That silver platter in the middle of their table is a sample tray. It is, you will note, empty. There’s a reason. YUM. I got the next to last piece and I had to block someone else out to do that. (Sorry, friend, but I’m a reporter; this is for journalism.) If it’s not the best sweet bread I’ve ever had, it’s that close. These folks, Honey Honey, are out of Austin. They don’t seem to have a website but they are on FaceBook and email. (Just ask. They’re in my contact book for DAMN sure.)

“It’s a geode. This batch is mostly turning out white quartz, not purple amethyst, but they’ve all got crystals and they’re all turning out beautiful.”

Handmade Jewelry byGumi…

Gulmira Heyl is yet another Facebook website only artisan, but either way that’s beautiful work.

It looked to be a pretty good turnout, all in.

I’ve never been to Peru, but it’s only one line on the map away from Ecuador, where I may end up, so when the folks at the Houston Museum of Natural Science announced that Peru would be the focus of the February “World Trekkers” gathering, I decided “Eh, close enough!” and sprung for a ticket. So last Friday evening I hopped a bus to a train and then started walking…

A bit of background…

Every few months HMNS hosts “World Trekkers,” a sort of Cultural Night for Members (and Their Kids). It’s mostly for young families to bring their younger persons to the museum, where they get to “experience” a little of another part of the world, in the form of children’s crafts, edible goodies, and usually a folkdance or music group. And, with luck, they learn that there’s more to the museum than a big room with a bunch of old dusty bones and rocks and such.

Mind, a big room with a bunch of old dusty bones and rocks and such was always enough for me as a kid, but back in those days we didn’t have iPads or virtual reality – we only had fire after big storms, and nobody really trusted those “wheel” things anyway… But the world’s changed, mostly for the better, and getting kids to think of learning and having fun in the same sentence is always a good idea.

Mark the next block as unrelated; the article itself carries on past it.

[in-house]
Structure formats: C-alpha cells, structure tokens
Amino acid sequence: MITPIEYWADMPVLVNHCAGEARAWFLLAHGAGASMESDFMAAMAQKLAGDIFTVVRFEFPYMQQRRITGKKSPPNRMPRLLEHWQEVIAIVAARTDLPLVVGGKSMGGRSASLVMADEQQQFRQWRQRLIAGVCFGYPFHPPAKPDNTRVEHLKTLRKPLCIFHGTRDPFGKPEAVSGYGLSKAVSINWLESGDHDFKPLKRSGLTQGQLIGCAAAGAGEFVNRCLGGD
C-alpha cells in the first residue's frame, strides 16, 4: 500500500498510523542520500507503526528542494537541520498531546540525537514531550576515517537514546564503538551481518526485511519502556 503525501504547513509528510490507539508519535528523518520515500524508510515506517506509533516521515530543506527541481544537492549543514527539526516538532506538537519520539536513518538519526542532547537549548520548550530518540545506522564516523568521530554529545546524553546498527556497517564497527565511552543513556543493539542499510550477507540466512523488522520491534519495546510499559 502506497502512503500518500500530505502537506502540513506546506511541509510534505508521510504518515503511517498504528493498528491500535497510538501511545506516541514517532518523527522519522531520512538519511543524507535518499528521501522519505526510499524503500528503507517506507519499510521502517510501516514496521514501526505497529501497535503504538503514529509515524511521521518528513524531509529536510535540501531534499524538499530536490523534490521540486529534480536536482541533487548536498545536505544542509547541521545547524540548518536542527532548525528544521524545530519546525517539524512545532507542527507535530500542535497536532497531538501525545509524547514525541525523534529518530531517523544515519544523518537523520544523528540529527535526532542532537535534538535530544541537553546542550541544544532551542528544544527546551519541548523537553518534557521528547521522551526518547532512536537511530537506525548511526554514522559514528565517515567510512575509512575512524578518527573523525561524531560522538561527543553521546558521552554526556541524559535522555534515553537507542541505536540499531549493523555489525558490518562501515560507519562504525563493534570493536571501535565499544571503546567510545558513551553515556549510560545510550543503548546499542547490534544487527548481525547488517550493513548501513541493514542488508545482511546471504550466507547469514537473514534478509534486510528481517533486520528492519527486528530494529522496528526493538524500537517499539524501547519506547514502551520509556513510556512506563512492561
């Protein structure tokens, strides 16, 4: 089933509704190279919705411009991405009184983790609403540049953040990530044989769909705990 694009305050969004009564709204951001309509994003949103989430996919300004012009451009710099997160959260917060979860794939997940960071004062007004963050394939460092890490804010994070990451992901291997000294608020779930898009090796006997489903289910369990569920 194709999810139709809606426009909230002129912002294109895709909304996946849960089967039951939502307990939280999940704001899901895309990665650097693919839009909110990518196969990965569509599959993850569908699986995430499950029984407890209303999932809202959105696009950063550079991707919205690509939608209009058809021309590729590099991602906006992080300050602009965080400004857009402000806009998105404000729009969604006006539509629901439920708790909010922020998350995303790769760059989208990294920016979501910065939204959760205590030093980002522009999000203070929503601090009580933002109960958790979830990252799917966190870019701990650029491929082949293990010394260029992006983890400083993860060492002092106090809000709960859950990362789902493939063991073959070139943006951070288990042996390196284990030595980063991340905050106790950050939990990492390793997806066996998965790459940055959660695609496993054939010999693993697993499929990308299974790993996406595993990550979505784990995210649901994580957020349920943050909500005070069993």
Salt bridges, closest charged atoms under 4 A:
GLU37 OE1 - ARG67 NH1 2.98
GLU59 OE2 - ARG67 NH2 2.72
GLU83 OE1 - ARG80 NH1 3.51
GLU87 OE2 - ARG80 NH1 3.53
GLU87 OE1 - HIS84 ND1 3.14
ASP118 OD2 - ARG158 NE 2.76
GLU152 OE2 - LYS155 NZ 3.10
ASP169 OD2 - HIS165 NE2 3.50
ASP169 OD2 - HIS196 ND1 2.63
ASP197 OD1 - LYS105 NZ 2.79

I digress. Frequently. (Old folks do that. Deal with it.)

As I expected, the event was mostly “kid stuff” – paper mask making, a “Help paint a blanket on the llama” booth, a “Make your own quipu” table, (which drew as many adults as younglings) and so on.

For adults, there was music to listen to, and kids to watch, and a display of incised gourds, hand carved and colored. This is an old Inka art form, now mostly sold to tourists. I stopped to admire.

These are about three inches across, which makes the carvings about as intricate and precise as you think they are. The tops of these are geometric patterns, but if you look down the sides you’ll see traditional scenes of rural life. Others had illustrations of animals, landscapes, and jungle scenes. Sure glad I don’t have to carve those, but I suppose patience is a cultivated skill.

And then, over the speakers – “dancers start in five minutes, right here in the main hall…” and I started looking for a spot.

The performance troupe, Raices del Peru, is local. They’ve been around for years.

This is Roberto Cubias and Beatriz Rozo performing La Marinera, the “National Dance of Peru.” It’s from the northern Highlands.

Most of the dancers in the Raices troupe are young, and the little Panasonics I had with me aren’t really good for fast action in low light, so that part didn’t work so well. The shots that weren’t blurred were out of focus, the shots that were in focus were blurred. I wasn’t getting anything, but couldn’t get to a spot where I could work within the cameras’ limitations without disturbing most of the audience, and I hate it when people do that… so in the end I put the cameras down and just enjoyed the dancing.

I did grab the “shoot the dancers in front of the backdrop” moment, though, because these clothes are so beautiful that I wanted to show them to you.
Textiles and tapestries are one of the major art forms in the Andes, and these are nice examples of the better work.

On the way out I stopped to meet the petting zoo… a squirrel monkey, a guinea pig (cuy), and a chinchilla, and over to the side a young vicuña. I gave some thought to photographing them but I would have had to use flash, and they were skittish already after two hours of being petted, poked, and pestered by a small horde of younglings, so I decided to leave them alone.

Next time for that, too.